Donor-advised funds (DAFs) continue to be one of the country’s fastest growing giving vehicles. Donors using DAFs find the accounts lead to more strategic charitable giving, while still allowing them to maximize tax deductions. Yet while DAF use may be increasing quickly, many donors still don’t understand how DAF accounts function, and some fall prey to the many misconceptions surrounding DAF accounts.
While a donor-advised fund account is not right for all donors, the decision to use or not use a DAF account to facilitate your charitable giving should be based on the full facts. Over the next few weeks, we’ll clear up six DAF myths and misconceptions.
#1 – Donor-advised funds are only for the very wealthy
This may be the biggest myth surrounding donor-advised funds. When consulting financial and tax advisors about charitable giving and philanthropy, discussions of DAF accounts are often lumped in with discussions concerning private foundations, charitable lead trusts, and other giving vehicles. These vehicles, because of their associated administrative costs, are only practical when funded with assets valued in the hundreds of thousands, if not millions, of dollars.
Not so in the case of a donor-advised account. So many individuals hearing such discussions may incorrectly assume donor-advised funds are out of their reach financially. The truth is that DAFs democratize philanthropy.
Donor-advised funds put into the reach of a large segment of the population a sophisticated philanthropic giving vehicle that allow charitably minded individuals to move from “checkbook” giving to thoughtful, strategic charitable giving. Unlike in the case of private foundations and many other charitable vehicles, a donor-advised account is affordable for many donors. Most donor-advised fund providers require an initial contribution of between only $2,500 and $25,000. While some DAF providers require you to maintain a minimum account balance, many do not. These lower cost requirements put donor-advised accounts within reach of most charitable givers.
While DAF accounts open the world of strategic giving to many more individuals, higher-capacity givers can and do enjoy the benefits of a donor-advised funds. Indeed, in many respects, DAF accounts outweigh the benefits of other giving vehicles. Donor-advised accounts are simpler for a donor to manage than a private foundation, with no reporting requirements or board meetings imposed upon the donor (DAF providers take care of those tedious details). Even better, DAF accounts offer significant tax deductions that are more generous than those provided for gifts to a private foundation.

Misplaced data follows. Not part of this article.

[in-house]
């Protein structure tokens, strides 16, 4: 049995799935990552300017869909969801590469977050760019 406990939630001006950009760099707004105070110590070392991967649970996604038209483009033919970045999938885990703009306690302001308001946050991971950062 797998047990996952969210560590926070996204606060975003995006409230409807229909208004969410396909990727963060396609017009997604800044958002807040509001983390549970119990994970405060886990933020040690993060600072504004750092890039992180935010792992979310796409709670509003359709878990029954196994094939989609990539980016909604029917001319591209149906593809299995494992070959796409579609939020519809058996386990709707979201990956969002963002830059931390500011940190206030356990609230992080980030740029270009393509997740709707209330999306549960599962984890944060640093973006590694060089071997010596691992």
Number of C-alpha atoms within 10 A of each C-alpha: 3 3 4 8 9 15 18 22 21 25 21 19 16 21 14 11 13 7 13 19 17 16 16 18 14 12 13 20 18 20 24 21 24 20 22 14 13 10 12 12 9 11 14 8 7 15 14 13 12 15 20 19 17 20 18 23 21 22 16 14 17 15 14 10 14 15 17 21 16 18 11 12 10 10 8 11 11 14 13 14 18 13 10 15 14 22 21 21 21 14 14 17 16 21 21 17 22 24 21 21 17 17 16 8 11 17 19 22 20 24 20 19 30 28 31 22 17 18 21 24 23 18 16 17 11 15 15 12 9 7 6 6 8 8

With the easy setup and lower start-up costs, most charitable givers can enjoy the benefits of a donor-advised fund.
#2 – Donor-advised funds don’t provide an opportunity to involve family in giving
For some, establishing a private foundation provides a way for an entire family to discuss and manage its charitable goals. Many turn to foundations to assist with this, seeing the board structure required by foundations as an easy method for involving future generations in philanthropy.
Donor-advised accounts, however, can provide the same thing. A DonorsTrust client in Illinois told us how, each year, his family gets together to discuss their charitable giving. They use the reports we provide to review funds available for charitable giving, examine past giving, and then discuss future giving. Once the family reviews the donor-advised account reports and agrees on future gifts and charitable goals, they simply send a list of grants they wish to make, as well as send a request for adjustments to how their charitable dollars are allocated among the various investment pools we maintain.
The formal board structure may be missing, but those who want to engage their families in a broader philanthropic discussion can easily do that through a donor-advised fund. Indeed, there is no reason you cannot go further. Consider establishing a written structure for governing your donor-advised account. You can create documents similar those you would use for running a private foundation. Involve your children with drawing up documents to govern your charitable giving, and run meetings in accordance with a governance plan, similar to the same process you would use to run a board of directors meeting for a private foundation.